Philadelphia’s air pollution grew significantly last month. More cars were on the highways during a local transit strike that idled buses, trolleys and subways. Local transit usually provides 900,000 rides a day.
The Transport Workers Union Local 234 failed to reach a contract agreement with the Southeastern Pennsylvania Transportation Authority. The union’s 4,700 workers started the strike on Tuesday, November 1. The strike ended six days later on Monday, November 7.
The Philadelphia Department of Health reported that “at its peak, during morning rush hours, levels of fine particles known as PM2.5 were four times higher during the strike than before.”
PM2.5 is an air pollutant that can travel deeply into the lungs. Fine particle exposure can affect lung function and worsen medical conditions such as asthma and heart disease. Scientific studies have linked increases in daily PM2.5 exposure with increased respiratory and cardiovascular hospital admissions, emergency department visits and deaths.
( philly.com, usatoday.com, washingtonpost.com, photo from phillymag.com)
CarTube: Underground & Driverless
A London-based architect introduced a bold solution to traffic congestion earlier this month. Lars Hesselgren and his firm, PLP, has unveiled its concept design for a new transport solution using autonomous vehicles in underground tunnels.
PLP describes itself as “architects, designers and thinkers who value the transformative role of ideas and the capacity for architecture to inspire.”
Their CarTube concept combines driverless electric cars and mass public transit into a single, seamless road system below ground.
PLP envisions a network of underground tubes with massive conveyor belts that move vehicles from one place to another. They propose eliminating above-ground roads altogether, freeing up space for parks and recreation.
“Moving high-speed car traffic below ground will revolutionize our concept of the city, allowing our urban spaces to be designed not for cars, but for people,” said Hesselgren, PLP’s director of research.
Hesselgren acknowledges the obstacles, but says CarTube is a research proposal for the far future. He wants to know what parts could work and what rightfully should be scrutinized. “It’s a challenge for people to think,” he says, “not just react.”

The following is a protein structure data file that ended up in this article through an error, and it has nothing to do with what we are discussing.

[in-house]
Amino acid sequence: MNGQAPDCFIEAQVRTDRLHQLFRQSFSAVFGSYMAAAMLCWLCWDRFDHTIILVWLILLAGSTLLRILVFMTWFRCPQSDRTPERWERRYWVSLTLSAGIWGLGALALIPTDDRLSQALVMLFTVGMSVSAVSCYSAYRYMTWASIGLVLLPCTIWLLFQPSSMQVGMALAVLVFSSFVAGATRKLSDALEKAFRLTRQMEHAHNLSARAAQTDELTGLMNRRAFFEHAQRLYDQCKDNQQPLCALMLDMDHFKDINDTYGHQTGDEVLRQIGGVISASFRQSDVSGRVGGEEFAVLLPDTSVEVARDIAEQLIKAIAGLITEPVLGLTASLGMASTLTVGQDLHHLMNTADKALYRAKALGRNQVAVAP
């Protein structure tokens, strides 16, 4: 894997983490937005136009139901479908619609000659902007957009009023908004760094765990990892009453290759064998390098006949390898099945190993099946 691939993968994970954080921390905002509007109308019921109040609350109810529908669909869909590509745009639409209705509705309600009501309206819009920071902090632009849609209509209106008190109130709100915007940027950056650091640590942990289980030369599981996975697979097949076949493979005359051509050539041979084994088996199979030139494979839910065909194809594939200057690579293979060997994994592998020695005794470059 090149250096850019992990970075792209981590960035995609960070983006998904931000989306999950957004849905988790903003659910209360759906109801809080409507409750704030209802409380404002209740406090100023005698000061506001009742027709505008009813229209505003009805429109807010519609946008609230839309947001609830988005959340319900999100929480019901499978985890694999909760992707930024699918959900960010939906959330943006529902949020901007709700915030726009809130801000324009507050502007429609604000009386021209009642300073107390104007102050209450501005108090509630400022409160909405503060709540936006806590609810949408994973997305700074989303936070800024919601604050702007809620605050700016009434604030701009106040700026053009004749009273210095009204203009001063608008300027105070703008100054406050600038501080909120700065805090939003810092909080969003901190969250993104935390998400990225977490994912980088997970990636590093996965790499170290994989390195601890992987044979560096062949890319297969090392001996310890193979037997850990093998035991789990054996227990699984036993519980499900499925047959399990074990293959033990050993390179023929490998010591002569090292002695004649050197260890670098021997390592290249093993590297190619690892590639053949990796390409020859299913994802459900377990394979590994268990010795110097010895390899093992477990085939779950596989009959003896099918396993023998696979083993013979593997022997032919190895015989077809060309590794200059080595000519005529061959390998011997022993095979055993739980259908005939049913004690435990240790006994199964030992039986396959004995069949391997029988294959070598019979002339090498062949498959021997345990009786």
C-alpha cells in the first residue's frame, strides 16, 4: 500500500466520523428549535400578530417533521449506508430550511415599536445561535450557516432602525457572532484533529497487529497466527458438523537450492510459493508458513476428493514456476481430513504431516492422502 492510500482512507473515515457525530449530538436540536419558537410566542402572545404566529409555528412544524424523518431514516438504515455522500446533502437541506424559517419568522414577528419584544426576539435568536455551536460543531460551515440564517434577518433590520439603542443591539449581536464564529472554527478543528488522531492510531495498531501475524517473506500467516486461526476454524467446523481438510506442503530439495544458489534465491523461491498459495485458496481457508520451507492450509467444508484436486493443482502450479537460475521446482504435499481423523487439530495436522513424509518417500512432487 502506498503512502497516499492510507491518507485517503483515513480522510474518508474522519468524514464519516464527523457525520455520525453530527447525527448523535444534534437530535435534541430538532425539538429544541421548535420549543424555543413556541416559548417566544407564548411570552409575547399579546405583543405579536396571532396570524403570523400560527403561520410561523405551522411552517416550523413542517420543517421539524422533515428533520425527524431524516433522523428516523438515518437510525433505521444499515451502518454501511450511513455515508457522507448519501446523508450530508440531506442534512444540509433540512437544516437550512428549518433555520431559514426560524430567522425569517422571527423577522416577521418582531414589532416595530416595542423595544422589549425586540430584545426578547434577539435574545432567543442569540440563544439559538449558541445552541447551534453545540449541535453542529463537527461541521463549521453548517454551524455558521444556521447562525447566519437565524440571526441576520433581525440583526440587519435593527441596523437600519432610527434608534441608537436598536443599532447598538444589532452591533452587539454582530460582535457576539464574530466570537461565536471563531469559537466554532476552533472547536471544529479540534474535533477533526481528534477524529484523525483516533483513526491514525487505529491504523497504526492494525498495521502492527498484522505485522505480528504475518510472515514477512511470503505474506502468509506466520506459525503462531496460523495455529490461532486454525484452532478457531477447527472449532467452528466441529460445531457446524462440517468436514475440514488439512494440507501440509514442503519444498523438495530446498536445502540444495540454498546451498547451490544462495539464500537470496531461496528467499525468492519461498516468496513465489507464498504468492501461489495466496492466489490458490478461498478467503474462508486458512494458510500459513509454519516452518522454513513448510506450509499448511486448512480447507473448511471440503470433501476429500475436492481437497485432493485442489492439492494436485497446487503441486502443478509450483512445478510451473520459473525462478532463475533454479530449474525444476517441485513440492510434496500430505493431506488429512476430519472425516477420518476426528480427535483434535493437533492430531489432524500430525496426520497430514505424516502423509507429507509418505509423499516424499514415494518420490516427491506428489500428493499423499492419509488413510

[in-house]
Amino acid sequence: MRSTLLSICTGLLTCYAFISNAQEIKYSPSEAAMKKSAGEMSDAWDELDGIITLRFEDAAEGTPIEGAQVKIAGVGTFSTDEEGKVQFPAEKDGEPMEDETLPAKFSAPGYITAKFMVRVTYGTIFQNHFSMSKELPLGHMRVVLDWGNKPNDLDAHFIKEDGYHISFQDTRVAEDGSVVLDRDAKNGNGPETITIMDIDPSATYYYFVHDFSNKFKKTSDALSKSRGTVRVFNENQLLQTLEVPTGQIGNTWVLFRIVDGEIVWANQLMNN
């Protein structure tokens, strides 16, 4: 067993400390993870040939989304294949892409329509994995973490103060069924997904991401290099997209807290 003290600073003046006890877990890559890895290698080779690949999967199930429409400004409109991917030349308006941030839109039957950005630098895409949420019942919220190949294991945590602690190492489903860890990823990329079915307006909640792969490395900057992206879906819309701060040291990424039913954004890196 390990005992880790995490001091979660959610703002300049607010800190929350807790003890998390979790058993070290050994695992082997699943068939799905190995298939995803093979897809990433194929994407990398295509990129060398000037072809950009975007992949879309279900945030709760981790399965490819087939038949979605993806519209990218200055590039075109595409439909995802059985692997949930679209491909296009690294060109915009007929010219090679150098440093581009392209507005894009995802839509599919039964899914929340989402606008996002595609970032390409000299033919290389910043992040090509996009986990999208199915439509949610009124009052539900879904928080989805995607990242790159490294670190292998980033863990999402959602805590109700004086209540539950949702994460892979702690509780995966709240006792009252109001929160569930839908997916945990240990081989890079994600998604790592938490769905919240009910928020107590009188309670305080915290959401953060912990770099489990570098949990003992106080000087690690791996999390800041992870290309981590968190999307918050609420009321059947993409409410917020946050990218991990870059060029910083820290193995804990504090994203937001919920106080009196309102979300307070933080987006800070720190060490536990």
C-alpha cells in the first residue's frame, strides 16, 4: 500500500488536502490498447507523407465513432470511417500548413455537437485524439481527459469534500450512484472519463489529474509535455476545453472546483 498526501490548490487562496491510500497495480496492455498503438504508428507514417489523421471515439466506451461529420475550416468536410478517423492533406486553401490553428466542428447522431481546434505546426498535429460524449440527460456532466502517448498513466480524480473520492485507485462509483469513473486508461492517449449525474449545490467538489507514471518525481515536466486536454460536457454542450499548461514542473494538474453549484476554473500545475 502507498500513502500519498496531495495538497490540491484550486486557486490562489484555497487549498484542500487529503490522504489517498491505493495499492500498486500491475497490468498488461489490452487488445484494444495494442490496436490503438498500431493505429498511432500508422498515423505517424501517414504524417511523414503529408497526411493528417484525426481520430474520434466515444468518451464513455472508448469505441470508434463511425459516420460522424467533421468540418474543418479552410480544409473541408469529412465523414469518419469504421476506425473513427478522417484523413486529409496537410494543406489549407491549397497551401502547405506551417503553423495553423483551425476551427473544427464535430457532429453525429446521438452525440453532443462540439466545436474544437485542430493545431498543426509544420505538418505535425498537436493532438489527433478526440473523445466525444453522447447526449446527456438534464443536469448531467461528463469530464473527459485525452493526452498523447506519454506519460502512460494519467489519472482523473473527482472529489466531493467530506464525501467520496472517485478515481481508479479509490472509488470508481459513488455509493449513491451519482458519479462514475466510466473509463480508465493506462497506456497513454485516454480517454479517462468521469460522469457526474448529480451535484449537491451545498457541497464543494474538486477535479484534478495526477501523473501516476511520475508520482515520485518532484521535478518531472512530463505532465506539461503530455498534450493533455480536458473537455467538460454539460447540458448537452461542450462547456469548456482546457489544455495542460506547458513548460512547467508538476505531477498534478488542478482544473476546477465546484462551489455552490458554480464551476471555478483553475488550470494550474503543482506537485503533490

This is an idea we could be hearing more about.
(citylab.com, newcivilengineer.com, nytimes.com, inhabitat.com, architectsjournal.co.uk)
BWAT Raises CNG Price Due to New Tax
Blue Water Area Transit will raise the price of Compressed Natural Gas at its four public fueling stations on January 1, due to the start of Michigan’s new CNG fuel tax. The price for CNG will go up from $2.30 to $2.57 per Gasoline Gallon Equivalent.
One GGE is equal to 5.66 pounds of CNG, which has the same energy content as one gallon of gasoline.
BWAT operates a CNG fueling station at its headquarters at 2021 Lapeer Avenue in Port Huron, Monday-Saturday, 7 a.m.–7 p.m. The agency also operates three CNG fueling stations that are open 24 hours a day, seven days a week. A Marine City station is located at 516 S Parker Street (M-29) in front of the Department of Public Works. A Capac station is located at 15041 Downey Road (Old M -21) near Capac Road and Allenton Collision. A Port Huron station is located at 1520 Hancock Street near Cawood Auto.
The State of Michigan has certified all four of BWAT’s public stations. BWAT accepts Discover, Master Card and VISA at all four locations.
BWAT has produced CNG since 1996. It is Michigan’s largest producer of compressed natural gas, with the largest fleet of cng fuel buses in the state. After upgrading its system in 2013, the agency compresses natural gas at the rate of 1500 cubic feet per minute and produces 40,000 gallons of CNG per month.
Michigan has 15 public CNG stations, out of a total of 960 in the United States, according to the U.S. Department of Energy.
BWAT will be closed for Christmas (Sunday and Monday, December 25 and 26) and for New Years (Sunday and Monday, January 1 and 2).
Jim Wilson, BWAT General Manager